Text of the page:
75% of northern farmers ‘not happy’ with milk price – survey
Over 75% of Northern Ireland’s dairy farmers are “not happy” with the milk price they are receiving, according to a survey carried out by the Ulster Farmers’ Union (UFU).
The survey was carried out in December 2019, with 212 – or 8.33% – of Northern Ireland’s dairy farmers responding to it. The UFU says the results of the survey “accurately reflects the feeling on the ground”.
77.3% of respondents said they were unhappy with the milk price they get, with 72% of them saying they were in favour of constituent pricing.
A majority (just over 60%) said they were happy with milk testing services, with around 30% saying the services was fair and around 8% saying the services were poor.
When asked about whether they were confident about the future of dairying in Northern Ireland, 48% said they were, while 41% answered they weren’t. 11% said they were unsure.
Commenting on these figures, UFU deputy president Victor Chestnutt said: “It is clear that a number of issues need to be addressed in the dairy sector, particularly the calculation of the base milk price that processors generate each month.
With the DEFRA [Department of Environment, Food and Rural Affairs] consultation on milk contracts approaching, this is a timely opportunity to have this discussion.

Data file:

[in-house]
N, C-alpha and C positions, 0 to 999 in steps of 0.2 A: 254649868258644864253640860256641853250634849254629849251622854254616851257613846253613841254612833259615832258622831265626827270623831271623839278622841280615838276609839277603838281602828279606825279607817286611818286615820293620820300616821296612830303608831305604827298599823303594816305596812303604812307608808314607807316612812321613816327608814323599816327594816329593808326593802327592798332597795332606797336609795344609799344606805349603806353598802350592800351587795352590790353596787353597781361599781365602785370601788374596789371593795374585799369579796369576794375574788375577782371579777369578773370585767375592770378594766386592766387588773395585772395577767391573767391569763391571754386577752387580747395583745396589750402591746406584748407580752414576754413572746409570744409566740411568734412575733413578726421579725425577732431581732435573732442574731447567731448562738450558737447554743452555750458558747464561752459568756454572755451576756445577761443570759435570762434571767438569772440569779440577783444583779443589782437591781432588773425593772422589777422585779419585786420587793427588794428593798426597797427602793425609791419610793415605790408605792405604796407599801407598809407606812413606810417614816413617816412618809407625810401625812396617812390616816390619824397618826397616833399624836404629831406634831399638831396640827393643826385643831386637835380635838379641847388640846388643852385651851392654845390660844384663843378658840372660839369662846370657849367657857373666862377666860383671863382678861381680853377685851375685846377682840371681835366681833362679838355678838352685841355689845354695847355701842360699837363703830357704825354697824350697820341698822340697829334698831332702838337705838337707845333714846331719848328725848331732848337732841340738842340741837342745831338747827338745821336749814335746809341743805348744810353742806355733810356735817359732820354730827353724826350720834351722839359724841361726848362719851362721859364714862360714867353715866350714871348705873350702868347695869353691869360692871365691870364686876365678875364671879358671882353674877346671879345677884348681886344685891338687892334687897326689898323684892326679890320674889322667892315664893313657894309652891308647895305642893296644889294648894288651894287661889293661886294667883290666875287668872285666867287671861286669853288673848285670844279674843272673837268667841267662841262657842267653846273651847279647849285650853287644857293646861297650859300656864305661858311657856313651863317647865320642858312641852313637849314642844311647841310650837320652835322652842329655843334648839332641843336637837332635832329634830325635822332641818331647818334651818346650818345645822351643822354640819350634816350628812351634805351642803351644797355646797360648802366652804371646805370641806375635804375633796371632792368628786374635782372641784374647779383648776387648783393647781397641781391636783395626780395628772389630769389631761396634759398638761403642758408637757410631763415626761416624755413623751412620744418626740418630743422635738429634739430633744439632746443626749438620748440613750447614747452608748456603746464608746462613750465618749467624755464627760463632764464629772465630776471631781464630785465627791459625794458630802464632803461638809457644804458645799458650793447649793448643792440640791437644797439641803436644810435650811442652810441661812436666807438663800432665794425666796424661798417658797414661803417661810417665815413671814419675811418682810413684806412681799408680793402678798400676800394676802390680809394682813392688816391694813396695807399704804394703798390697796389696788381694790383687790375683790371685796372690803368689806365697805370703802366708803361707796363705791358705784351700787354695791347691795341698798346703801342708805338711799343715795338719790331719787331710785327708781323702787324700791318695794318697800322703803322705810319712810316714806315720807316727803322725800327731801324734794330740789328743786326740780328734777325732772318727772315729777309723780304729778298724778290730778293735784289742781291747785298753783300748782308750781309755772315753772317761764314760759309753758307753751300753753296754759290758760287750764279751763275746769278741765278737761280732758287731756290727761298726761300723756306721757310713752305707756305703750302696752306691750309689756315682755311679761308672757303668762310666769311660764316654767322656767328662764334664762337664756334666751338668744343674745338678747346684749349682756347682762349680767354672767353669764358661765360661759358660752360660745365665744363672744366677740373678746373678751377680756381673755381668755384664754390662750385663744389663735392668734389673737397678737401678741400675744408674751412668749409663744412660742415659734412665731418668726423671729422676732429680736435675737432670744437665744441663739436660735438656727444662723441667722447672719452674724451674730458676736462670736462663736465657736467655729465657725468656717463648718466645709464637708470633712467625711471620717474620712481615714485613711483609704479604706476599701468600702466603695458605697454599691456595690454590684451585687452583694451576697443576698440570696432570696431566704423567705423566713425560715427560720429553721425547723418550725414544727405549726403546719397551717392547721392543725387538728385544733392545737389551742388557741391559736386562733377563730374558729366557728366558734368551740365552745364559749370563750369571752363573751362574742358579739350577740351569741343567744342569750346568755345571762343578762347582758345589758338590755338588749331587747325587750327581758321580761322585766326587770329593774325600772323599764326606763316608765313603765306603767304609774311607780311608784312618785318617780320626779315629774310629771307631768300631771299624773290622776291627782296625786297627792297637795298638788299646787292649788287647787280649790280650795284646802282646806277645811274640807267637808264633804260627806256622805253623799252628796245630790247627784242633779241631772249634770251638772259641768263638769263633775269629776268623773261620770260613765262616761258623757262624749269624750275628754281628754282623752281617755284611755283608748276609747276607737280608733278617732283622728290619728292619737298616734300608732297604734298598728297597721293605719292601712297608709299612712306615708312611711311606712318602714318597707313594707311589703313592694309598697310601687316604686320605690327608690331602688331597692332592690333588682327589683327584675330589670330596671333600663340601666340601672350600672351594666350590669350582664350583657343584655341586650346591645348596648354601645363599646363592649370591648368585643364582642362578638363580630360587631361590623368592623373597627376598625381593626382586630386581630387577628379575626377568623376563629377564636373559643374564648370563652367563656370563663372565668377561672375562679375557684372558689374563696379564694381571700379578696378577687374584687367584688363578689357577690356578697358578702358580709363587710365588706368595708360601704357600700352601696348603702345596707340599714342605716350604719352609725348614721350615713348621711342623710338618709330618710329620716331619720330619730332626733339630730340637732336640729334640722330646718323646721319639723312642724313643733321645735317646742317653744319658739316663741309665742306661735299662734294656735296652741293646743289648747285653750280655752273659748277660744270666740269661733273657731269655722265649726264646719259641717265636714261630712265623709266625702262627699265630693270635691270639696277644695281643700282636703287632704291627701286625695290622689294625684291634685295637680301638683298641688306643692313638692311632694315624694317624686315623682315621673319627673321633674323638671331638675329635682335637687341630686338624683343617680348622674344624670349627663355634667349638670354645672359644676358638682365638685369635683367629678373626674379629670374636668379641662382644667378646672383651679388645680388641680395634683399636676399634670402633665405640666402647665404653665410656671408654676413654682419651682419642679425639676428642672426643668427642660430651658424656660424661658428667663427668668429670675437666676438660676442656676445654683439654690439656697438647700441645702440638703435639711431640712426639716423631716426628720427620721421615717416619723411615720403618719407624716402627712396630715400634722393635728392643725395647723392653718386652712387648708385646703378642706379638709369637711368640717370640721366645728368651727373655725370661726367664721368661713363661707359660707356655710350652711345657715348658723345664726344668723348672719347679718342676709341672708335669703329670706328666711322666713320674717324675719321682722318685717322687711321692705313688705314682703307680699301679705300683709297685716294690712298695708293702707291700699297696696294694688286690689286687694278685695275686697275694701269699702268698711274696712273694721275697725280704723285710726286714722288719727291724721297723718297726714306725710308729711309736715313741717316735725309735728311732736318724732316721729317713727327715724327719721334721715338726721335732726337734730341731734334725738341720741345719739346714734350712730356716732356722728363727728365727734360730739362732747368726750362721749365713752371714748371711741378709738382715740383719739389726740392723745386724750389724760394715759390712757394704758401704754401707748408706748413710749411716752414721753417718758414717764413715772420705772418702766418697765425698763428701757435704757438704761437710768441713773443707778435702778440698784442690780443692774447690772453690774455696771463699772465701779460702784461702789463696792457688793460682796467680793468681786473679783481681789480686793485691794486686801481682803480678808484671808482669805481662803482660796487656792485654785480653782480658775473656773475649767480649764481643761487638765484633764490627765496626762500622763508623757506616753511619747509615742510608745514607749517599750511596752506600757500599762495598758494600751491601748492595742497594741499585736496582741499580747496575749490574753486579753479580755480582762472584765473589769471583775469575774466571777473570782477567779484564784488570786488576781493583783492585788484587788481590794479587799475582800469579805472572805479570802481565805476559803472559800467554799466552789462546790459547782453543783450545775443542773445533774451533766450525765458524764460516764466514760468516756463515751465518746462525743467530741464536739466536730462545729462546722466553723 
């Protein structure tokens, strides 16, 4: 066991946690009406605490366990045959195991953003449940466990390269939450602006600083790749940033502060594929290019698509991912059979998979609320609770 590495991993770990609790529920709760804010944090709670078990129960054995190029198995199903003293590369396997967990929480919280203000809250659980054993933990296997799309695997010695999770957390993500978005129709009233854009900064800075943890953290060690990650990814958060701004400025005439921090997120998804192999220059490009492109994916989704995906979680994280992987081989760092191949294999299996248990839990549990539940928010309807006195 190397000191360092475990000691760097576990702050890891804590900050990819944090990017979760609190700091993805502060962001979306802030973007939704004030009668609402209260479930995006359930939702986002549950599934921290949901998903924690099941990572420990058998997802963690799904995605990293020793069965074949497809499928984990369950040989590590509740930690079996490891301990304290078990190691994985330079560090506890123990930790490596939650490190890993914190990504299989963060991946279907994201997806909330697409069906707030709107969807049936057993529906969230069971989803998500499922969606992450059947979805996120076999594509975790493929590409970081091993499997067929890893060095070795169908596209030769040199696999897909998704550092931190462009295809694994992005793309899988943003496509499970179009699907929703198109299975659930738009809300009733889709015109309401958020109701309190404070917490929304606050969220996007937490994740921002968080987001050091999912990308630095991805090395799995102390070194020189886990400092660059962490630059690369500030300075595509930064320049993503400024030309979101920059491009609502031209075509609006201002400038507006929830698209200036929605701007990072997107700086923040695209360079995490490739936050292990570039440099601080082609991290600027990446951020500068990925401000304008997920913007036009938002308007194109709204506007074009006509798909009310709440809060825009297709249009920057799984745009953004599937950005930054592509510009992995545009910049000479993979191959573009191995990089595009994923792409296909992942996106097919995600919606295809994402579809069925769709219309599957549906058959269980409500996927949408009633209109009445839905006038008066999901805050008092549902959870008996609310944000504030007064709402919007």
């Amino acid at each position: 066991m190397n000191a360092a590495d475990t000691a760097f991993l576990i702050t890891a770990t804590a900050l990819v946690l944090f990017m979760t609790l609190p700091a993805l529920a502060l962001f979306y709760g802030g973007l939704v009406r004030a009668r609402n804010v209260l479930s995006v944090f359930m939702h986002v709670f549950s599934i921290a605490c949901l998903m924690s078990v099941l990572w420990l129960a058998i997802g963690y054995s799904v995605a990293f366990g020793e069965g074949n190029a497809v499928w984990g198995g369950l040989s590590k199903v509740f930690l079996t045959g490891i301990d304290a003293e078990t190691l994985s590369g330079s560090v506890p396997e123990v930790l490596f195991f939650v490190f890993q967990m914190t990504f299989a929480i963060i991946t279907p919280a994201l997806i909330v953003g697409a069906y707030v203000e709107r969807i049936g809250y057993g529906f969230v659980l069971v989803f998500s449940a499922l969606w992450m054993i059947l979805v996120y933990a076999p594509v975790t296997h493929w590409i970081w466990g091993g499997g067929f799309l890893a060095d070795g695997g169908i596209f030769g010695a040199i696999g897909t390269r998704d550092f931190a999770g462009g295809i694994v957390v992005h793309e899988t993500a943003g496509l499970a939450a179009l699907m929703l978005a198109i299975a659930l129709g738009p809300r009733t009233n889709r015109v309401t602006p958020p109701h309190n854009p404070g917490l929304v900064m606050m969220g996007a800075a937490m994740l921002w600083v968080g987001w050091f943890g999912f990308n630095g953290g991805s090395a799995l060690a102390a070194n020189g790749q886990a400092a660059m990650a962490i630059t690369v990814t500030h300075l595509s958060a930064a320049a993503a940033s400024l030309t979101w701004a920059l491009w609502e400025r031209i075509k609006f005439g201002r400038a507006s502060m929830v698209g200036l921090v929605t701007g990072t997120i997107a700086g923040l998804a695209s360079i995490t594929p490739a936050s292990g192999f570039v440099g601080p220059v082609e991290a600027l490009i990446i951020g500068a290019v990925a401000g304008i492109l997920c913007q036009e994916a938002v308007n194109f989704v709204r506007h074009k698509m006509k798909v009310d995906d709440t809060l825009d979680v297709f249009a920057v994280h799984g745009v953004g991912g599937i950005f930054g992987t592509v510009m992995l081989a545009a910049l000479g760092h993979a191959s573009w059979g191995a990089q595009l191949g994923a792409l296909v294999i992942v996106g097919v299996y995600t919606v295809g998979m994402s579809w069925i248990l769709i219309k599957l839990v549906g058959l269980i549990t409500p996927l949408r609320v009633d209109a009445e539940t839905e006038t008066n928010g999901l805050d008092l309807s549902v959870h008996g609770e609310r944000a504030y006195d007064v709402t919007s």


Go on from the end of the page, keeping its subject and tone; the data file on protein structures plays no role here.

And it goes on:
“Throughout 2019 the UFU challenged local processors on the farmgate milk prices and we’re not surprised to see so many expressing their discontent about the milk base price they received,” Chestnutt argued.
He continued: “Furthermore, the UFU has been calling for the debate to be opened on what constituent pricing may look like in Northern Ireland, and the (UFU’s) Dairy Committee has agreed that in collaboration with the Agri-food and Biosciences Institute (AFBI), a body of work should be conducted to look at this.”
Chestnutt pointed to the ‘confidence’ figures as the main point of concern in the survey.
One of the most concerning results from the questionnaire is that, while the majority of farmers were optimistic about the future of dairying, a significant number were unhappy or unsure.
“We must use the information we have gathered to help improve certain aspects within the dairy sector, to ensure that every dairy farmer in Northern Ireland is receiving fair returns and can be confident about the future of their farming business,” the UFU deputy president concluded.